In the Pink
I had several choices on Saturday. Clean the garage, wash the car or go to the golf store and waste hours looking at a bunch of stuff I couldn’t afford.
It was crowded at the golf store. I like it when it’s that way. The salespeople are too busy to pester you, and you can play with the putters all day long. I have won many imaginary tournaments on that little carpeted green.
I was heading to the front of the store to forage in the “experienced” golf ball jar when I saw three familiar kids-mine-coming in the front door. At first I assumed my wife sent them on a search party and that I’d have to clean the garage after all. Then I saw the sign over the checkout stand, “Ask About Our Father’s Day Specials.” They were here to buy me a gift! Not another Three Stooges tie. Not another Handy Mitt, the greatest car-washing aid since water, but a golf gift. Cool.
I ducked down behind the shoe mirror as they headed toward the golf ball section. Would they buy the Tour Edition Titleists? Probably not without help. I dashed down the club display aisle and slipped behind the mountain of shimmering red and gold boxes.
“What about these yellow balls?” I heard my youngest child ask.
“Or these orange ones?” my daughter added.
I poked until a box of Titleists fell on the floor a few feet from them.
“Whoa, dude. This whole thing could fall,” said my older son.
“Yeah. Let’s look somewhere else.”
Darn. I followed in a crouched position as they walked slowly by the golf bags and over to the glove display. Perfect. One of those double-thick, imported gloves with the removable ball marker. They walked right by. Okay. Maybe they’ll pick out one of those electronic distance calculators or a six-pack holder. They ambled on.
Finally, they entered the clothing section and headed for a rack full of Ralph Lauren Polo shirts. Yes! I could already picture myself standing in the fairway, contemplating my approach shot, while the others in my group commented on my impeccable taste.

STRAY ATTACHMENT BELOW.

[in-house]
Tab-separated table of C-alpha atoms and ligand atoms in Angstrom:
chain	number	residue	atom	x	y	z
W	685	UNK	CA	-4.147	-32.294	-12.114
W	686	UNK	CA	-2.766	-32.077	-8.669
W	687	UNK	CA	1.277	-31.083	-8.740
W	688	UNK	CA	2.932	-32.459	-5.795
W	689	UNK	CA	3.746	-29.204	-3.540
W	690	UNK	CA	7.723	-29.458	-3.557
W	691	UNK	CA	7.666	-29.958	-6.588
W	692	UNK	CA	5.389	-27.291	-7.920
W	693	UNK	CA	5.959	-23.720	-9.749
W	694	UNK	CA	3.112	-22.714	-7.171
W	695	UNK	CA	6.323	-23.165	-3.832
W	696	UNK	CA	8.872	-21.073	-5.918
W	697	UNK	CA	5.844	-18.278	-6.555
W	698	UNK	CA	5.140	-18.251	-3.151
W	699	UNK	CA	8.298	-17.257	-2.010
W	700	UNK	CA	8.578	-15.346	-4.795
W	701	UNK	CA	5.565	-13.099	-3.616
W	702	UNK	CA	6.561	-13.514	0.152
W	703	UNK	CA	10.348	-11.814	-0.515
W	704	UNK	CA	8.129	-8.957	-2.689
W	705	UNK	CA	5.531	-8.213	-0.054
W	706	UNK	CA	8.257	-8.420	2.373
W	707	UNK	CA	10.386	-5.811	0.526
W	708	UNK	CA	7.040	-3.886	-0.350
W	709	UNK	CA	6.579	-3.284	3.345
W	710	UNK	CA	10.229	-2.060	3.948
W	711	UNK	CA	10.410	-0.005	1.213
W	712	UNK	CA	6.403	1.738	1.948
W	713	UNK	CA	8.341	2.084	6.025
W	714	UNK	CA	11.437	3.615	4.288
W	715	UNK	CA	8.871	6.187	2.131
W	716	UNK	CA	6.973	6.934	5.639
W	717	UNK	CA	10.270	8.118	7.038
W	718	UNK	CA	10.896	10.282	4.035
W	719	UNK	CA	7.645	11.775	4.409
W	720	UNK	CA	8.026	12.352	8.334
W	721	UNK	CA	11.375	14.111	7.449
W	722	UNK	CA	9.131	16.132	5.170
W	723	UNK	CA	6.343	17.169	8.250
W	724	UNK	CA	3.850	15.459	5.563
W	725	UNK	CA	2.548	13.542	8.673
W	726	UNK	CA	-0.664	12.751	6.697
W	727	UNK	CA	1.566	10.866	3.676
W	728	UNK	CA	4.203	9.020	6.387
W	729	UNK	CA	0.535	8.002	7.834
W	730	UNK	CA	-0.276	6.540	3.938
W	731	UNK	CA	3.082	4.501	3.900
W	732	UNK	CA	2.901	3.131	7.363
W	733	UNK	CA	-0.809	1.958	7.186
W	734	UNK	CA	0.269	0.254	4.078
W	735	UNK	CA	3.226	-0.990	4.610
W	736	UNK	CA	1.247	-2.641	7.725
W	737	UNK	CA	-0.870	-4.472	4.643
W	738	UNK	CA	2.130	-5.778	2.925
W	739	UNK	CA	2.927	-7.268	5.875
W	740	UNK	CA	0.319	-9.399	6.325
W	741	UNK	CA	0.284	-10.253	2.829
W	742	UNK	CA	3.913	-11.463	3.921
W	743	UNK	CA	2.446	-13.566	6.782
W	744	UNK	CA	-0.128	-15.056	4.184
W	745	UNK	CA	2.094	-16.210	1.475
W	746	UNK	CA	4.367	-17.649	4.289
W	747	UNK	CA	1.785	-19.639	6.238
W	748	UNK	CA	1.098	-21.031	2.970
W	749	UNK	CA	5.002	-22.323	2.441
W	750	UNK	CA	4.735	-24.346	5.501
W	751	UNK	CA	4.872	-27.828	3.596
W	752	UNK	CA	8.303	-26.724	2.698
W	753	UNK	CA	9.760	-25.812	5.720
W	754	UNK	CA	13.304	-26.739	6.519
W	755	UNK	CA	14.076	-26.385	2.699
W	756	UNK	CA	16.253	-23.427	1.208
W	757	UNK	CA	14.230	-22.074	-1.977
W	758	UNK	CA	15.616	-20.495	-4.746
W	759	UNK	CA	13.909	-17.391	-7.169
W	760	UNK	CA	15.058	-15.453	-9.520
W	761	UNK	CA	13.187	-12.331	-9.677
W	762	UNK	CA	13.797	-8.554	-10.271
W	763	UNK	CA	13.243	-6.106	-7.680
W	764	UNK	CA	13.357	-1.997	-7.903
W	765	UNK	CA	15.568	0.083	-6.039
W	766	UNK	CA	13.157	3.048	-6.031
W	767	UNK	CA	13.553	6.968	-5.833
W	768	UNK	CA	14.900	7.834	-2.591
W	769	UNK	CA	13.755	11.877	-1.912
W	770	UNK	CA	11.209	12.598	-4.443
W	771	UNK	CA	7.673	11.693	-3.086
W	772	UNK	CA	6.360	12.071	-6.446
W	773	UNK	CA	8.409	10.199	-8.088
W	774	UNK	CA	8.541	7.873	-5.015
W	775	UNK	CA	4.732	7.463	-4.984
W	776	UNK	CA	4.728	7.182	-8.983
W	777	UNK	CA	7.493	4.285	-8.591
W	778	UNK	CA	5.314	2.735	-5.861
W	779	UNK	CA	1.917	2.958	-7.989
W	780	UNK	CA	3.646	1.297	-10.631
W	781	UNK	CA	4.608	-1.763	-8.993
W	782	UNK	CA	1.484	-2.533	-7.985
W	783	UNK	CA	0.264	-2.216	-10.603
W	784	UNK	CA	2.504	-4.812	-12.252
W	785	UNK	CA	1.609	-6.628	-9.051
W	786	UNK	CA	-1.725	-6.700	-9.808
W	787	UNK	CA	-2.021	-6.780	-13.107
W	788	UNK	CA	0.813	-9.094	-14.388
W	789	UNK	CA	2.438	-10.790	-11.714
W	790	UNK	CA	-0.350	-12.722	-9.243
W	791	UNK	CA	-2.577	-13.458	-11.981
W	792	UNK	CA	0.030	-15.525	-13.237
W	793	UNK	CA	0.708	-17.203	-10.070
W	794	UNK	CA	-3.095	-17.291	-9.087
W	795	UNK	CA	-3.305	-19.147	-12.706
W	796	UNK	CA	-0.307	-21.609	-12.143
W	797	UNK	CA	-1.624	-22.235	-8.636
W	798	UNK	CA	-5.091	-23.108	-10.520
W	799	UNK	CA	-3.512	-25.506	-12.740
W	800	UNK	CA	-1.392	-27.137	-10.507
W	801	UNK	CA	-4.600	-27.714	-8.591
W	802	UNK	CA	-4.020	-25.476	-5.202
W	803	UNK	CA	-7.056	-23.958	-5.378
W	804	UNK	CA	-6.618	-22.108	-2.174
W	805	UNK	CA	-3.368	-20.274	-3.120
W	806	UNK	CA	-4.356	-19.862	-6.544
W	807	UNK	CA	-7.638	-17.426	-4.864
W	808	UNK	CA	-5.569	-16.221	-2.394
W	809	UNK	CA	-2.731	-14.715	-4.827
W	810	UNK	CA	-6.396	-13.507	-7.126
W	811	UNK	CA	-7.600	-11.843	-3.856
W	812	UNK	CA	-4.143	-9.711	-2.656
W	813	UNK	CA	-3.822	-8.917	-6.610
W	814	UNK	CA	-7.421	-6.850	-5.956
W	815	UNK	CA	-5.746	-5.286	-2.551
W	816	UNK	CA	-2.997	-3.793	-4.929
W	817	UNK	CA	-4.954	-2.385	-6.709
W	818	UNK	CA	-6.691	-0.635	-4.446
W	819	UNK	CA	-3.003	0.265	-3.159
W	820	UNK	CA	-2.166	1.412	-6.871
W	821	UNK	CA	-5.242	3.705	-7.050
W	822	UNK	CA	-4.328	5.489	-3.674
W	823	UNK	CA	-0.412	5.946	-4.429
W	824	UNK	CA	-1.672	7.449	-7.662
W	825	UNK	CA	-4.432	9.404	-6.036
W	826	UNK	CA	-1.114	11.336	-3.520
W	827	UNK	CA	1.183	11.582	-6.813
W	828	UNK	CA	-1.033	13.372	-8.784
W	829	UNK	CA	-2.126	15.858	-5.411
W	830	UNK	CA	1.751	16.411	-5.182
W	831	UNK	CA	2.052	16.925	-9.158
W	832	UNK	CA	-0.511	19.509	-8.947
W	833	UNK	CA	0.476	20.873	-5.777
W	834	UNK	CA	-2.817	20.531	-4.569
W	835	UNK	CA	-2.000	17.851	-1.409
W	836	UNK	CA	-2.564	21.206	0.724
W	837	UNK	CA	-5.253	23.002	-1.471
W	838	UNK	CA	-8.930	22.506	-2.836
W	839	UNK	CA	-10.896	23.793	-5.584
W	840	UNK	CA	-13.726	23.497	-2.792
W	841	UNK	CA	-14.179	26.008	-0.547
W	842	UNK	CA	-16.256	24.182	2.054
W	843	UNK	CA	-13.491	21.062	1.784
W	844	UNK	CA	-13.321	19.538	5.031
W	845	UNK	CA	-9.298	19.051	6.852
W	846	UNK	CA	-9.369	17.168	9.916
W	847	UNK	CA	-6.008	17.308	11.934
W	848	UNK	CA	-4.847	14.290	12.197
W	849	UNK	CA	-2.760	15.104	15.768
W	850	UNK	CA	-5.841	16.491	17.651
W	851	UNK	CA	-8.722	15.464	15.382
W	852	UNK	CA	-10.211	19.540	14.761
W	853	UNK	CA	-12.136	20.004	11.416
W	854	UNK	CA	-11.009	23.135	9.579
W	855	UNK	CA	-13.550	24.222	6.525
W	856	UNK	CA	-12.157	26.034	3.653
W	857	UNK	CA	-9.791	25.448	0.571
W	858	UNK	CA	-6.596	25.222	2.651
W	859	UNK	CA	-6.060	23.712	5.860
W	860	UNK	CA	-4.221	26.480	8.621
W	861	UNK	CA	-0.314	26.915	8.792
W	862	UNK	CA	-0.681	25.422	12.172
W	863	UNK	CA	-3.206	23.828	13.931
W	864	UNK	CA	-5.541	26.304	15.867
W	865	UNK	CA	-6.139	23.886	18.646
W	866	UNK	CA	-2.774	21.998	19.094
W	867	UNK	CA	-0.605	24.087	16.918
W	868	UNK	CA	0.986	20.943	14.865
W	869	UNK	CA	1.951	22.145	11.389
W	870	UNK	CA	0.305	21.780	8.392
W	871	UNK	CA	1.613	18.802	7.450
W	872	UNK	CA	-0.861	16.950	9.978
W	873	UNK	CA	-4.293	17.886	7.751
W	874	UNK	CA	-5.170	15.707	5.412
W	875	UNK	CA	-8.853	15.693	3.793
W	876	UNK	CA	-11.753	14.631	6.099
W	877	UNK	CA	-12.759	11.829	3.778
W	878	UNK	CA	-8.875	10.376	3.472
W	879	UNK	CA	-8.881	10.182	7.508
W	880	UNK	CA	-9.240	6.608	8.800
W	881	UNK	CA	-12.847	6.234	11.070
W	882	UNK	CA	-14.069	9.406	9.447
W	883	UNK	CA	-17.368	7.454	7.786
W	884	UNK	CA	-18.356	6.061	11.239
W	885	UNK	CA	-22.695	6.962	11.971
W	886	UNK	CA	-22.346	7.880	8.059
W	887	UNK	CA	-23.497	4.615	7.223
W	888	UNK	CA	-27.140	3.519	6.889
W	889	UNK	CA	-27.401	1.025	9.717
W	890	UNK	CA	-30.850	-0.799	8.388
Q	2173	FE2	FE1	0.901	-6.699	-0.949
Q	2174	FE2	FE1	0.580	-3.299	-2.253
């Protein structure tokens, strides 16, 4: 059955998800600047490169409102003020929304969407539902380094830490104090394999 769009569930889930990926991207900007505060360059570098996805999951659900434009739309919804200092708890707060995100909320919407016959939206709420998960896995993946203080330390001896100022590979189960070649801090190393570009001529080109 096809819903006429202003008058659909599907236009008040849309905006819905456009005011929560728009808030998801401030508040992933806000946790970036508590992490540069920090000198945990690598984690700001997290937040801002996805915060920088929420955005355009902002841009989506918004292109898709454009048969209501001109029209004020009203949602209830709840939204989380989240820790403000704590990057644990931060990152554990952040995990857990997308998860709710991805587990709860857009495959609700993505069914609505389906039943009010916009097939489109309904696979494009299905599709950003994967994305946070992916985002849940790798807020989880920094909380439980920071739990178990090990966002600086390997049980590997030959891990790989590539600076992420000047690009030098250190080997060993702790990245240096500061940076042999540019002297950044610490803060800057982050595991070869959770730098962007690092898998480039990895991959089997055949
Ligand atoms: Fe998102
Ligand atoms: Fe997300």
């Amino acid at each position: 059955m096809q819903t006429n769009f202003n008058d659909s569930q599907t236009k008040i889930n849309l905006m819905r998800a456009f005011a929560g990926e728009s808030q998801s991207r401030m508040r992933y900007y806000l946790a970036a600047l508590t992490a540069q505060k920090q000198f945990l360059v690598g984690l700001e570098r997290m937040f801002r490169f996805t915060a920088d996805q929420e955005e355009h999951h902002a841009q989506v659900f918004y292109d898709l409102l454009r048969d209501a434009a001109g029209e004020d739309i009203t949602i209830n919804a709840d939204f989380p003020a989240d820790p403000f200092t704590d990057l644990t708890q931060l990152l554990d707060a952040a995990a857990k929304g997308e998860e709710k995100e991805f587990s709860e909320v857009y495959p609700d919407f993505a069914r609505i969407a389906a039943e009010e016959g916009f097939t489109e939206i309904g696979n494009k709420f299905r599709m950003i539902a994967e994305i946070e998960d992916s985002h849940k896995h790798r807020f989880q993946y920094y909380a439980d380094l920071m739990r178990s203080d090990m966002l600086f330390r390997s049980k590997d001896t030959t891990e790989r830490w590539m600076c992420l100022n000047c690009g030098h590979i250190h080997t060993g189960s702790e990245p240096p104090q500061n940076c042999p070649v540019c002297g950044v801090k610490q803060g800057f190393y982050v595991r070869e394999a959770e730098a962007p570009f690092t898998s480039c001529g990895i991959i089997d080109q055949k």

“Hey. Look over here.” The enthusiasm in my daughter’s voice meant they had found the perfect gift. I felt bad that they were going to spend all that money, but who was I to question their immeasurable affection?
“Cool. And they’re cheap, too.”
Cheap? I peeked through some women’s sweaters. My daughter was holding up a pair of pink polyester pants that had been on the clearance rack since day one.
“And we could get this to go with it.” My older son held up a lime-green mesh shirt.
I gasped audibly. They looked in my direction, so I slipped further back into women’s wear, bumping into the store manager.
“Just browsing,” I whispered.
He looked at me strangely and I realized I was holding a pair of extra large women’s shorts and an athletic bra. Behind me I hear, “Look. The final touch.”
I got down on all fours and struck my head out. My youngest son was holding up a hat that said “Tee-riffic Golfer” in type large enough to see four blocks away.
“But it’s red,” my younger son said. “Does that matter?”
“Naw,” said my daughter. .”Golfers always dress weird.”
I watched them walk toward the front, then I turned and looked at the manager. “I don’t suppose…?”
“Nope. All sales final. Besides, you’d break their hearts.”
I slept in on Sunday. At about nine they marched into the room, placed a package on my chest and said, “Happy Father’s Day.”
I tore the wrapping slowly, hoping I could muster up enough excitement when I held up that hat. But the package contained only a note.
“Look beside you,” it said.
I turned slowly and there on the pillow was one of my favorite putters from the golf store.
“I don’t understand,” I said.
“Dude,” said my older son. “We, like, knew you were there. Your car was parked out front.”
“Are you disappointed?” my daughter asked.
“No! This is perfect.” I stroked my new putter lovingly. “So,” I laughed. “Guess they let you take those dreadful pink pants back, huh?”
Just then my wife entered the bedroom carrying a carefully wrapped package.
“Ahhh. Not exactly…”